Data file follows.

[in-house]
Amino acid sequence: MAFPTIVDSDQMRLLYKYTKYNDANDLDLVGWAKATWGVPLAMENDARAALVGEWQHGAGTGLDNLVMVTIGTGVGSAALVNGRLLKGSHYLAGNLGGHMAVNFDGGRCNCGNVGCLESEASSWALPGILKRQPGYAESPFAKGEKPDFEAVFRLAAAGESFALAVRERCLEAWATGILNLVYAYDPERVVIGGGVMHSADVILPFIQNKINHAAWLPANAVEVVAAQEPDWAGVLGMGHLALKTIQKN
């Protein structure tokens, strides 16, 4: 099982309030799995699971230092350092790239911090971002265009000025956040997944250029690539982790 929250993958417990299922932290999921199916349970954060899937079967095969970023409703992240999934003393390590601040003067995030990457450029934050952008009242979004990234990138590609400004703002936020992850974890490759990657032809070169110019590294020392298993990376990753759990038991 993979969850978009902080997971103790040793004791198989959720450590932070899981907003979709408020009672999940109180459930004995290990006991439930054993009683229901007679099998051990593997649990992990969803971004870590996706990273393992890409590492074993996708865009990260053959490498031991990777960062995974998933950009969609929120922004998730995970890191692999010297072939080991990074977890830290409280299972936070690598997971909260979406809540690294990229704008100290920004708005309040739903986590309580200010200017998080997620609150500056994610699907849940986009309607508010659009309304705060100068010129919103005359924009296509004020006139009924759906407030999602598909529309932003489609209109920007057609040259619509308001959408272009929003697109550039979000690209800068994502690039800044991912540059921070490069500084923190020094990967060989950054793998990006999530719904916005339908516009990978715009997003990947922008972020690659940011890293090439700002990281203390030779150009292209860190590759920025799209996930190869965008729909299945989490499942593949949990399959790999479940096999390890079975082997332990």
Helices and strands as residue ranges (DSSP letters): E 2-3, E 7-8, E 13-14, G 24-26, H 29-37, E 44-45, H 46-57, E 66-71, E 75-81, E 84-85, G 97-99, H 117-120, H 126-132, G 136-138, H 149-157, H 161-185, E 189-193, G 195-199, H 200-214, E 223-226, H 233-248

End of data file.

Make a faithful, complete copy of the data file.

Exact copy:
[in-house]
Amino acid sequence: MAFPTIVDSDQMRLLYKYTKYNDANDLDLVGWAKATWGVPLAMENDARAALVGEWQHGAGTGLDNLVMVTIGTGVGSAALVNGRLLKGSHYLAGNLGGHMAVNFDGGRCNCGNVGCLESEASSWALPGILKRQPGYAESPFAKGEKPDFEAVFRLAAAGESFALAVRERCLEAWATGILNLVYAYDPERVVIGGGVMHSADVILPFIQNKINHAAWLPANAVEVVAAQEPDWAGVLGMGHLALKTIQKN
């Protein structure tokens, strides 16, 4: 099982309030799995699971230092350092790239911090971002265009000025956040997944250029690539982790 929250993958417990299922932290999921199916349970954060899937079967095969970023409703992240999934003393390590601040003067995030990457450029934050952008009242979004990234990138590609400004703002936020992850974890490759990657032809070169110019590294020392298993990376990753759990038991 993979969850978009902080997971103790040793004791198989959720450590932070899981907003979709408020009672999940109180459930004995290990006991439930054993009683229901007679099998051990593997649990992990969803971004870590996706990273393992890409590492074993996708865009990260053959490498031991990777960062995974998933950009969609929120922004998730995970890191692999010297072939080991990074977890830290409280299972936070690598997971909260979406809540690294990229704008100290920004708005309040739903986590309580200010200017998080997620609150500056994610699907849940986009309607508010659009309304705060100068010129919103005359924009296509004020006139009924759906407030999602598909529309932003489609209109920007057609040259619509308001959408272009929003697109550039979000690209800068994502690039800044991912540059921070490069500084923190020094990967060989950054793998990006999530719904916005339908516009990978715009997003990947922008972020690659940011890293090439700002990281203390030779150009292209860190590759920025799209996930190869965008729909299945989490499942593949949990399959790999479940096999390890079975082997332990």
Helices and strands as residue ranges (DSSP letters): E 2-3, E 7-8, E 13-14, G 24-26, H 29-37, E 44-45, H 46-57, E 66-71, E 75-81, E 84-85, G 97-99, H 117-120, H 126-132, G 136-138, H 149-157, H 161-185, E 189-193, G 195-199, H 200-214, E 223-226, H 233-248